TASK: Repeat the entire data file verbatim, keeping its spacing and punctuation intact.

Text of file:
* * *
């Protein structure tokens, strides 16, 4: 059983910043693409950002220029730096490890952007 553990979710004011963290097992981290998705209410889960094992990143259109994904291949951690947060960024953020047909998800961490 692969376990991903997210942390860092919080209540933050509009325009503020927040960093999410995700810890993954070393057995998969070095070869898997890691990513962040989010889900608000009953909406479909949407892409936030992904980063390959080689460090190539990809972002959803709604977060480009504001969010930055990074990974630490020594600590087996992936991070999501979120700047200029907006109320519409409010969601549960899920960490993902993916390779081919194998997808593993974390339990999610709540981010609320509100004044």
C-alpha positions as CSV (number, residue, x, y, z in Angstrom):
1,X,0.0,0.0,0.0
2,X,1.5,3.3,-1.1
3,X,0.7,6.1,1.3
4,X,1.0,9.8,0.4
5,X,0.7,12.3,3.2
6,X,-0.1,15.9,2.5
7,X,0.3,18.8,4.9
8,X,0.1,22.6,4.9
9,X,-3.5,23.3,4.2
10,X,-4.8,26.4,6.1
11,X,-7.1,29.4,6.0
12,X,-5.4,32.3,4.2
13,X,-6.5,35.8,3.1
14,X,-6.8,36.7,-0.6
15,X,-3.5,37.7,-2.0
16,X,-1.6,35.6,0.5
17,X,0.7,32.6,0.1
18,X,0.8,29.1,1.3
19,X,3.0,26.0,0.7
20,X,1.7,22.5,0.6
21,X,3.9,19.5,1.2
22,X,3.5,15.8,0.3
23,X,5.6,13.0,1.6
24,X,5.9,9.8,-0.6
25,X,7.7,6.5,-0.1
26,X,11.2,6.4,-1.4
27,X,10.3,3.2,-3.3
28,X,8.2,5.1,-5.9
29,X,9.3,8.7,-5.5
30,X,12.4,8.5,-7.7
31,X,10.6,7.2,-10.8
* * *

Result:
């Protein structure tokens, strides 16, 4: 059983910043693409950002220029730096490890952007 553990979710004011963290097992981290998705209410889960094992990143259109994904291949951690947060960024953020047909998800961490 692969376990991903997210942390860092919080209540933050509009325009503020927040960093999410995700810890993954070393057995998969070095070869898997890691990513962040989010889900608000009953909406479909949407892409936030992904980063390959080689460090190539990809972002959803709604977060480009504001969010930055990074990974630490020594600590087996992936991070999501979120700047200029907006109320519409409010969601549960899920960490993902993916390779081919194998997808593993974390339990999610709540981010609320509100004044």
C-alpha positions as CSV (number, residue, x, y, z in Angstrom):
1,X,0.0,0.0,0.0
2,X,1.5,3.3,-1.1
3,X,0.7,6.1,1.3
4,X,1.0,9.8,0.4
5,X,0.7,12.3,3.2
6,X,-0.1,15.9,2.5
7,X,0.3,18.8,4.9
8,X,0.1,22.6,4.9
9,X,-3.5,23.3,4.2
10,X,-4.8,26.4,6.1
11,X,-7.1,29.4,6.0
12,X,-5.4,32.3,4.2
13,X,-6.5,35.8,3.1
14,X,-6.8,36.7,-0.6
15,X,-3.5,37.7,-2.0
16,X,-1.6,35.6,0.5
17,X,0.7,32.6,0.1
18,X,0.8,29.1,1.3
19,X,3.0,26.0,0.7
20,X,1.7,22.5,0.6
21,X,3.9,19.5,1.2
22,X,3.5,15.8,0.3
23,X,5.6,13.0,1.6
24,X,5.9,9.8,-0.6
25,X,7.7,6.5,-0.1
26,X,11.2,6.4,-1.4
27,X,10.3,3.2,-3.3
28,X,8.2,5.1,-5.9
29,X,9.3,8.7,-5.5
30,X,12.4,8.5,-7.7
31,X,10.6,7.2,-10.8